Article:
Have a toddler in your home? Then you should be very familiar with the "Toddler Property Laws". Don't know who put these words into print but this code is definitely etched into every the brain of every 1 or 2 year old.Back To Blocks owner Miriam has had this saying hanging on the wall since her own little ones were this age. Now it applies to the grandchildren.
You will have a lot more patience with your little "terrible two" if you know and understand the "Toddler Property Laws". So study them carefully! They will help you guide your little one through this important developmental phase and into the world of friends and sharing. Playing with toys like wooden building blocks can help a toddler practice social and sharing skills. Here's some dos and don'ts of living by the "Toddler Property Laws".
Copyright: inarik / 123RF Stock Photo
You have just dumped out the wooden block set on the floor and your toddler and the neighbors kids are all playing quietly. The ideal just like the photo above right? Happy, contented kids quietly playing with fun, educational toys.
OK now let's get real. How many minutes before the scene changes to this?
She can't have that block. "It's Mine!"
Copyright: studiograndouest / 123RF Stock Photo
That would probably be your toddler using Rule #5- If it's mine, it must never appear to be yours in any way.
To learn to share kids have to understand several concepts. They have to process two things at once, that something can be theirs, and that someone else has it right now.They also have to have some understanding of time. Telling them they can have the toy back in a minute is not always an easy thing for a little one to comprehend.
A toddler is in a phase of development focused on themselves. They are just starting to recognize their individuality and what it means to possess something. And boy do they like to possess things! That's why one of their favorite words is " Mine"!
So how do you help a group children this age play with something like a bunch of blocks, toys car or dolls? Here's some dos and don'ts that may help.
D0-Be a good example
Kids like to follow what mom and dad do.. Let they see you sharing. They will start to model that behavior. When you do share . Point it out to them. Say" I want to share my ice cream with you. I know you like it and I see it makes you happy."Get down on the floor with them. Be involved, if you see a conflict developing, make suggestions like "Can Johnny stack the blue blocks over here first while you stack the red ones over there?"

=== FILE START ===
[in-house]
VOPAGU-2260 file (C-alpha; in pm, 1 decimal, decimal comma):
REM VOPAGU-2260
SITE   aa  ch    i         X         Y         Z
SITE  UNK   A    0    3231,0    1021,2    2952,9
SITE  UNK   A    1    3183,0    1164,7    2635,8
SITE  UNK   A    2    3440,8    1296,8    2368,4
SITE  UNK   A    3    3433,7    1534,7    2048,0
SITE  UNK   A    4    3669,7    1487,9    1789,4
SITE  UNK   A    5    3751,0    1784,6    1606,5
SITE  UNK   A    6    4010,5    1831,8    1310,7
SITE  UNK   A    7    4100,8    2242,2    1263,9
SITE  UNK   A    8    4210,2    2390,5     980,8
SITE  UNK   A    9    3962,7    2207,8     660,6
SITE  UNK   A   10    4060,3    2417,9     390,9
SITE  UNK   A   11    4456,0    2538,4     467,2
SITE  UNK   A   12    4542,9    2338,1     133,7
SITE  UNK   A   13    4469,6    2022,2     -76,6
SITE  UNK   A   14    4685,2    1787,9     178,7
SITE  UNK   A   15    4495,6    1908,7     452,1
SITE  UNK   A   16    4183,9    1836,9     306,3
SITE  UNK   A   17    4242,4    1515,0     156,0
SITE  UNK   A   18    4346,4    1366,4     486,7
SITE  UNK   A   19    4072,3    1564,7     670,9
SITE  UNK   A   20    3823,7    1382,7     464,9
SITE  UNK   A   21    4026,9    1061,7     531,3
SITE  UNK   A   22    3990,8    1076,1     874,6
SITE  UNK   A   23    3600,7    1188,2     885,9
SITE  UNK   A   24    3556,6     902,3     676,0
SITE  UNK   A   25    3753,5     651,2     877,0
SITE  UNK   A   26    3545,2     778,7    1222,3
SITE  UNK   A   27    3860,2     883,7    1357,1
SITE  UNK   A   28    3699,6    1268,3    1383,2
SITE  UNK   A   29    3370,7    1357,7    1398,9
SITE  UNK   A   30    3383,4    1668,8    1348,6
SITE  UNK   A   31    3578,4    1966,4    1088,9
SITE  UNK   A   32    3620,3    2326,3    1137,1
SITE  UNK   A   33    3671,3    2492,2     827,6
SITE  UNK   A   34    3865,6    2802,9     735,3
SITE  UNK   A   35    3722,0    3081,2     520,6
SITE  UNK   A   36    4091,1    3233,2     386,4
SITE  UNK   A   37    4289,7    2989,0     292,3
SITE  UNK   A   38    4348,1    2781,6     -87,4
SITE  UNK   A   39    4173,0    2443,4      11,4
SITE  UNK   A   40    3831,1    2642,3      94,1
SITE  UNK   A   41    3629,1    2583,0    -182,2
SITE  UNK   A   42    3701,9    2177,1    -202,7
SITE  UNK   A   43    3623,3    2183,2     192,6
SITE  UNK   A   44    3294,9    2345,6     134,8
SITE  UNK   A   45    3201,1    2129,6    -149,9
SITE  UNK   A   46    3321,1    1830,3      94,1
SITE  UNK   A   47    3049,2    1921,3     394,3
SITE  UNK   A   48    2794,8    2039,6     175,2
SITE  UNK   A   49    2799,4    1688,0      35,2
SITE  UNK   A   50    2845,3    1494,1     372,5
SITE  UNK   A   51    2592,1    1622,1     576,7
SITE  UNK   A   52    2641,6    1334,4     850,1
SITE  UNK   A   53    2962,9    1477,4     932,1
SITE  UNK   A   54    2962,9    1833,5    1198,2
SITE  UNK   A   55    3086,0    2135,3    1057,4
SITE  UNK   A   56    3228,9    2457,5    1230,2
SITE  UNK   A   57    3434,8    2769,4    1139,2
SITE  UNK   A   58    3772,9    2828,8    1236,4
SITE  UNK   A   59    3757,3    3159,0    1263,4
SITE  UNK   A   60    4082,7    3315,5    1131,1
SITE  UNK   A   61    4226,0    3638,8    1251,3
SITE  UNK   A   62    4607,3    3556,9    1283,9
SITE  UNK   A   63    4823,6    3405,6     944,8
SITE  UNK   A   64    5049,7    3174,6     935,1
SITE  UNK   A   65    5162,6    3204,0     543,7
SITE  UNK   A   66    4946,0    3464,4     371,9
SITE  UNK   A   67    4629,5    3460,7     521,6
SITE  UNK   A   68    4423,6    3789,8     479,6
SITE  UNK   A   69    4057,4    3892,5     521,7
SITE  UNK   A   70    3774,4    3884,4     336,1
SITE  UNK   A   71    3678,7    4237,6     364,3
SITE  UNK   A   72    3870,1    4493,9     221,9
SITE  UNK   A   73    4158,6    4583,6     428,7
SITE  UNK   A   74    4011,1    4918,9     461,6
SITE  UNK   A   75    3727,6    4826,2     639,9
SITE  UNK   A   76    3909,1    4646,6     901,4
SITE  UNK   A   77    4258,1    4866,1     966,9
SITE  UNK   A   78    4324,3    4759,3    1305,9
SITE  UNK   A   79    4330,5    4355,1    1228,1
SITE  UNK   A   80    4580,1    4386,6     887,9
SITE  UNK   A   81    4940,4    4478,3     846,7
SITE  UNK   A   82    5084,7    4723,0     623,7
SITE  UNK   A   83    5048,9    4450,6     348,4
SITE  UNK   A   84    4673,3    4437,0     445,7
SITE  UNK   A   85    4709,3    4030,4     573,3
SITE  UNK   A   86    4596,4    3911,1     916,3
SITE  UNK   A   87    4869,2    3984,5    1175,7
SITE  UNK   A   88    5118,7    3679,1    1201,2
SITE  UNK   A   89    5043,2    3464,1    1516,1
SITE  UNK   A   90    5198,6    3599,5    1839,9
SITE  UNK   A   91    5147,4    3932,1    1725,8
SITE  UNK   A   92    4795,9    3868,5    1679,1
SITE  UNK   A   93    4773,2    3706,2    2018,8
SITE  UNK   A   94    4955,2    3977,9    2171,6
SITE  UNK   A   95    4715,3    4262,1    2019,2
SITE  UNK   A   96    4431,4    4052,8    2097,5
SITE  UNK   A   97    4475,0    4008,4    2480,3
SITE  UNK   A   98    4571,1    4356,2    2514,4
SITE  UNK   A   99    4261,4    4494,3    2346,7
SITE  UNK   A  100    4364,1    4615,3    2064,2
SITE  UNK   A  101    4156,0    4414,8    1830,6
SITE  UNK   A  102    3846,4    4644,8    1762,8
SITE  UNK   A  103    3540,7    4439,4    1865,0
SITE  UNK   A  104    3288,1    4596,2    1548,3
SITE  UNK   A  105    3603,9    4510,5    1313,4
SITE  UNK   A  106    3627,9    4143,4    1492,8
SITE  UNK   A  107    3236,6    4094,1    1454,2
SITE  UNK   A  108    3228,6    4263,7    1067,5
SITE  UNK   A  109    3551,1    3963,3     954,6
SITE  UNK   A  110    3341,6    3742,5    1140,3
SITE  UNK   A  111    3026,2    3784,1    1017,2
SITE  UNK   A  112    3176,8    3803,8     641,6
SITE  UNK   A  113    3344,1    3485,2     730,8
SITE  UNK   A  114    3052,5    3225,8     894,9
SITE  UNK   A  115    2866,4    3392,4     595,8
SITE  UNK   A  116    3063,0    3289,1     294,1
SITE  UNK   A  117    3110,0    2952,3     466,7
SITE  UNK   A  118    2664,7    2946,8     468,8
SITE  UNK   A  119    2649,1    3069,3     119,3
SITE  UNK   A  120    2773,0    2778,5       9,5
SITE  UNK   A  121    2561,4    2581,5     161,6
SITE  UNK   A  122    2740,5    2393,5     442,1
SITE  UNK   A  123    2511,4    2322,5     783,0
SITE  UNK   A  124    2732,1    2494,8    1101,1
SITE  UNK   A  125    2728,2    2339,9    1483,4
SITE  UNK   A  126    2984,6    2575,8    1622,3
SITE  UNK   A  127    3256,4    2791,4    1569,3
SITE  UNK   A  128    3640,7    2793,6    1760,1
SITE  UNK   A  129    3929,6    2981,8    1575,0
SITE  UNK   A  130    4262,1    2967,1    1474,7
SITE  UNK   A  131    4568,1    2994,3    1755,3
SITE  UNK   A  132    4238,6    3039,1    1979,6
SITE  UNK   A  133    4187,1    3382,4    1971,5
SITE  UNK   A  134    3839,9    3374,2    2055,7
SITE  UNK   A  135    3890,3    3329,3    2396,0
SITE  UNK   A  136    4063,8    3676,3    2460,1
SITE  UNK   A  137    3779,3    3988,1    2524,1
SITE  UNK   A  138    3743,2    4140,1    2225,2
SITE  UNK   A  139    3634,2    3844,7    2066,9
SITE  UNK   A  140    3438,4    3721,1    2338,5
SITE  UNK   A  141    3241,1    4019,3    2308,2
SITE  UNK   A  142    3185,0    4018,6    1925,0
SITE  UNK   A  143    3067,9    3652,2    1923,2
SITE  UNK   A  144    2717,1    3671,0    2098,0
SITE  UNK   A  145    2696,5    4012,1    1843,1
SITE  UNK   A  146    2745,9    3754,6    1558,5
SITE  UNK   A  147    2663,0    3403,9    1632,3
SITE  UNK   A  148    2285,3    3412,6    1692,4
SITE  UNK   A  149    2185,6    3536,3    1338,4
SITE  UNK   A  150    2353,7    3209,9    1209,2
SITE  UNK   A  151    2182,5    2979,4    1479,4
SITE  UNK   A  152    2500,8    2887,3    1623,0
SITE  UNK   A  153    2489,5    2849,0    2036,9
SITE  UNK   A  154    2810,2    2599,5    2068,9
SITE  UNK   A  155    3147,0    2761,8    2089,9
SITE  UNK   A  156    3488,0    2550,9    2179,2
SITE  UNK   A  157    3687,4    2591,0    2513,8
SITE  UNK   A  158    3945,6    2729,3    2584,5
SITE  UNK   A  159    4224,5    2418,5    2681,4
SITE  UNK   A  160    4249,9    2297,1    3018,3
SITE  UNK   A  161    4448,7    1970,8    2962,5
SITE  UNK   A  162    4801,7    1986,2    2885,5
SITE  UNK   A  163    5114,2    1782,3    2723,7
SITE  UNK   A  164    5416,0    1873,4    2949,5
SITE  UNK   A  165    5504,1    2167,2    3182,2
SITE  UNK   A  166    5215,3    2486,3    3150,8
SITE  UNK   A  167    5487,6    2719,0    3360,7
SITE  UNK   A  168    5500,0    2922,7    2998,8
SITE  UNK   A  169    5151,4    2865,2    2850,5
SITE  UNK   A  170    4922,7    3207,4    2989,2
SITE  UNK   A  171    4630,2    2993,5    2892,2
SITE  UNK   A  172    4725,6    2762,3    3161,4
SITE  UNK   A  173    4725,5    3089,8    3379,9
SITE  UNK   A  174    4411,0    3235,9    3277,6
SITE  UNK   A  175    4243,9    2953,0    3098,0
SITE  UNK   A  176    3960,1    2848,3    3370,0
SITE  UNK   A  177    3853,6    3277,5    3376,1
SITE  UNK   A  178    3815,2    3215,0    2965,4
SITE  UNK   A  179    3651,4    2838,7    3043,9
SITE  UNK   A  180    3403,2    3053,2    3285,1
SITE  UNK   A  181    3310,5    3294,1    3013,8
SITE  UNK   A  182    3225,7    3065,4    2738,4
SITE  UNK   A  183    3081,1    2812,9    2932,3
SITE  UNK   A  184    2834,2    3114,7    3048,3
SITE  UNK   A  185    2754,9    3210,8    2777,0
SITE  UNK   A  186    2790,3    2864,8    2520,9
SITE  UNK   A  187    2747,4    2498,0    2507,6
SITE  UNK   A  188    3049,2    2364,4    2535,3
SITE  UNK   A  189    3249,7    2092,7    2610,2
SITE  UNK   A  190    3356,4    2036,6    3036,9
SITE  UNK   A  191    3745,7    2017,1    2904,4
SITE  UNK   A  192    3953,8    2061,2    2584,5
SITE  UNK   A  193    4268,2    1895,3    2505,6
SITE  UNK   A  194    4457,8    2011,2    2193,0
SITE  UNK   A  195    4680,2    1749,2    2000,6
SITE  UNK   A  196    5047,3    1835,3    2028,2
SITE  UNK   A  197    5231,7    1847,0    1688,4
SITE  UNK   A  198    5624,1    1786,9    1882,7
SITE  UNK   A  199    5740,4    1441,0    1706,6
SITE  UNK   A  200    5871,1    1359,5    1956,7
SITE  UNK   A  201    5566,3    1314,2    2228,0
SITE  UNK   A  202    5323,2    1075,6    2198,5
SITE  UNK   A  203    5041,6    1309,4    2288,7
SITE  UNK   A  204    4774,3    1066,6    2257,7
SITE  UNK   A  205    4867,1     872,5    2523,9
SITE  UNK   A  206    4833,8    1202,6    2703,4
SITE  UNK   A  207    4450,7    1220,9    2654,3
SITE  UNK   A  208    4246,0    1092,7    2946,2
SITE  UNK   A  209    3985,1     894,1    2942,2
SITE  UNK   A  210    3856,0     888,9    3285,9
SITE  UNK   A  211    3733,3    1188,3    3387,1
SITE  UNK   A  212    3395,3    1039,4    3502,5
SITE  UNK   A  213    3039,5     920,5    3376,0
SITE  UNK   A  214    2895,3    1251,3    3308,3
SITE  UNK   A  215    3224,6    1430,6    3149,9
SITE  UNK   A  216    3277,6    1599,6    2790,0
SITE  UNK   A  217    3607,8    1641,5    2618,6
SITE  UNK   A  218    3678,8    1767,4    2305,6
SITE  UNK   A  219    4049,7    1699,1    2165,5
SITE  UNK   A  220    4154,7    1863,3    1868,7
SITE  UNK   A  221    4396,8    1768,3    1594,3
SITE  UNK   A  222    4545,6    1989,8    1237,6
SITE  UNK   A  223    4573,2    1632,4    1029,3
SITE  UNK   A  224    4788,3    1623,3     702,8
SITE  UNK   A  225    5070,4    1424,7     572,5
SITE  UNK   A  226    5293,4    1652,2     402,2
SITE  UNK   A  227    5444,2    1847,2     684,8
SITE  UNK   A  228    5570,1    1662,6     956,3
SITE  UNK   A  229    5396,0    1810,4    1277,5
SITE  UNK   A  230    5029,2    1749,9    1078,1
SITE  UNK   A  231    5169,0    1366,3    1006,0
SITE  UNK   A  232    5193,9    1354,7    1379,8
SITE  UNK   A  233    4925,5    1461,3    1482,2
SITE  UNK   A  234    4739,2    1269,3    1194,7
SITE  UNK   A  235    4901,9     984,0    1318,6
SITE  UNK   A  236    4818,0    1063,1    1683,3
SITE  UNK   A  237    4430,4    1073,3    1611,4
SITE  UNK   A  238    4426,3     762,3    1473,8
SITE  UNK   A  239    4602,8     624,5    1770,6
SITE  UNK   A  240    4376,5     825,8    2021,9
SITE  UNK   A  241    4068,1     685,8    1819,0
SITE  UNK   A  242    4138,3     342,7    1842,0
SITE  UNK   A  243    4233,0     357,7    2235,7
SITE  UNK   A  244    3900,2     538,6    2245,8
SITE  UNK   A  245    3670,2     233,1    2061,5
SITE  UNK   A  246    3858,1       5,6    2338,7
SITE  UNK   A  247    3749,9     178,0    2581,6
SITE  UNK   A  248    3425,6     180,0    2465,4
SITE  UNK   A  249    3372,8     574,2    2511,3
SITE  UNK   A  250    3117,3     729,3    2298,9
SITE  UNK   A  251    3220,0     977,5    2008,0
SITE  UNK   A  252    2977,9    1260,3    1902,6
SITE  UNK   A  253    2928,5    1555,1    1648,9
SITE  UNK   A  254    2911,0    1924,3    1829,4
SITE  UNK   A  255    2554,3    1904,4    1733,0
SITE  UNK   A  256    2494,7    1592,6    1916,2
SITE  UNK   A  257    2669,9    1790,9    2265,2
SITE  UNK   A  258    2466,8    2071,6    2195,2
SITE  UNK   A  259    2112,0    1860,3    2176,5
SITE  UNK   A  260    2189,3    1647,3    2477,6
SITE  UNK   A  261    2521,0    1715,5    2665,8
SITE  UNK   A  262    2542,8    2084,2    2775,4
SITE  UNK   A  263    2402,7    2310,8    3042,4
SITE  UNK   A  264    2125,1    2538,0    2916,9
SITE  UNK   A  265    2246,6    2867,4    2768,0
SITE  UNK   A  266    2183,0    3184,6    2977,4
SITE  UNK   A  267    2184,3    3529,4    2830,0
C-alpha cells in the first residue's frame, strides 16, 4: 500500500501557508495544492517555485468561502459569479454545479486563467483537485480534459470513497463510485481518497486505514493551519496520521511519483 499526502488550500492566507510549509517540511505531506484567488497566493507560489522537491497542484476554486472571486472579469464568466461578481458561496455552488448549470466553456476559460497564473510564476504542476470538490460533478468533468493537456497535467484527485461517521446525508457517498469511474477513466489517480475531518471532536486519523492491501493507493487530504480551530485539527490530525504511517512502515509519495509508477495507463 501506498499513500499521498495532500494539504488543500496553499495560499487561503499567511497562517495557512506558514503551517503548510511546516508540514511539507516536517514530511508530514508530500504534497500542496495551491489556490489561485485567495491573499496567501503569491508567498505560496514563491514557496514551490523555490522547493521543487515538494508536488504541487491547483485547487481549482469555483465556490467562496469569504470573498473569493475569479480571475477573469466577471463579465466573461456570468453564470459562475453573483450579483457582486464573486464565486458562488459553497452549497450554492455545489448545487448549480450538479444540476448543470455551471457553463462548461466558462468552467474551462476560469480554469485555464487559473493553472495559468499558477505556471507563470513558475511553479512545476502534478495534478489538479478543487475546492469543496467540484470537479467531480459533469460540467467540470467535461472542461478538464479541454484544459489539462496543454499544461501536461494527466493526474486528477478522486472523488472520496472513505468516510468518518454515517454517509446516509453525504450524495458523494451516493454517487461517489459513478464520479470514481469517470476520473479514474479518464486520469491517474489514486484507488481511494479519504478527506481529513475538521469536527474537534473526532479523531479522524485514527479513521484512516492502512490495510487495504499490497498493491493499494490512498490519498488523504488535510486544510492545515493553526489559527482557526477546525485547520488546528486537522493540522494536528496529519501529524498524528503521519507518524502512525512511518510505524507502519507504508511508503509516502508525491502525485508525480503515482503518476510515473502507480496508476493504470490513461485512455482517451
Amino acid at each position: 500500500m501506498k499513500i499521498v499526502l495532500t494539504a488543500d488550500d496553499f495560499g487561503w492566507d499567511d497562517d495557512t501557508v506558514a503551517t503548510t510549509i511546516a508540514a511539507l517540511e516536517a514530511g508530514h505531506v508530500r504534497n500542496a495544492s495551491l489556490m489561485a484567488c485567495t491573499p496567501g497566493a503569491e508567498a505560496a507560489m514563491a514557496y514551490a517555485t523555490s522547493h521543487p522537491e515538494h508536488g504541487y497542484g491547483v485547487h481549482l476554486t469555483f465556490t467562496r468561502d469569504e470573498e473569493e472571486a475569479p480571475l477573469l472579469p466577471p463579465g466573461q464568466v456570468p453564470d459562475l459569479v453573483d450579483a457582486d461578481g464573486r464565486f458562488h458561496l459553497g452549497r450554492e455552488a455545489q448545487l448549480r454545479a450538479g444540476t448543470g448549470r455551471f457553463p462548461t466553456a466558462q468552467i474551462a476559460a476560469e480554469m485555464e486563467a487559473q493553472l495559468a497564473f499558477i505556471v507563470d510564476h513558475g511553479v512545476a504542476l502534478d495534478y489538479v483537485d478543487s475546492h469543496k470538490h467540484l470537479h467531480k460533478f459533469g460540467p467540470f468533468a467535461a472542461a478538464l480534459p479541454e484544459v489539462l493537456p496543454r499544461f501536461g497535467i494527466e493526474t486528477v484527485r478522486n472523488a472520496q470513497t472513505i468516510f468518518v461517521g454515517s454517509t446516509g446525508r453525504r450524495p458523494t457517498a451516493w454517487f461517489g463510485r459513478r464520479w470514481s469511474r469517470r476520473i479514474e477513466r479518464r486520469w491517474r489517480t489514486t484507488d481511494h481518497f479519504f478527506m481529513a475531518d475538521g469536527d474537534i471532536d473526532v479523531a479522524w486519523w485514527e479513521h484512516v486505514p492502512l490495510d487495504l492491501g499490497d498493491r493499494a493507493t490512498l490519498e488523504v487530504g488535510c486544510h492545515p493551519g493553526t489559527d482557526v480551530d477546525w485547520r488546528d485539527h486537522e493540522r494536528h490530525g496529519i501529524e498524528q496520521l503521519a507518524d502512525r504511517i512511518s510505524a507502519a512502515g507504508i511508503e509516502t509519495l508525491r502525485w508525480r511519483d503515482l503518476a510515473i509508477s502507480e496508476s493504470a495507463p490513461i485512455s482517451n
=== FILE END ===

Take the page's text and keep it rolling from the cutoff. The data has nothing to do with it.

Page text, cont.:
Give them choice instead. "Do you want to share the red blocks or the blue blocks?" This may not always work. Toddlers can be really stubborn. But remember they are just living by their "Toddler Property Laws" and some of them will never break those laws. Be patient, maybe use a time-out. Don't give them lots of attention for a major melt-down.
DO-Plan for activities for multiple children
Having some friends to play? Make sure you plan for toys with plenty of parts, a bucket full of wooden building blocks, a pile of army guys, plenty of crayons of each color. If you have multiples of things you will tend to have fewer conflicts. However remember that the toddler still has a the right to invoke Rule #6-If I'm doing or building something, all the pieces are Mine!"
DO-Know what things your child is comfortable sharing
Know what items should be put up when friends visit. It's ok for a special item to be off limits for sharing. It may be pretty difficult to get little Susie to share her favorite stuffed animal she sleeps with every night. Billy may not be quite ready to have friends play with his new truck he just got for this birthday.
Most of all just enjoy this magical time. The terrible twos don't last forever so enjoy the journey. Soon they'll find that it's fun to have friends who want to share everything from your ice cream cone to that big bucket of wooden blocks.
If you are looking for some "shareable" toys try a set of wooden building blocks.
Find Back To Blocks Large Wooden Block Sets here.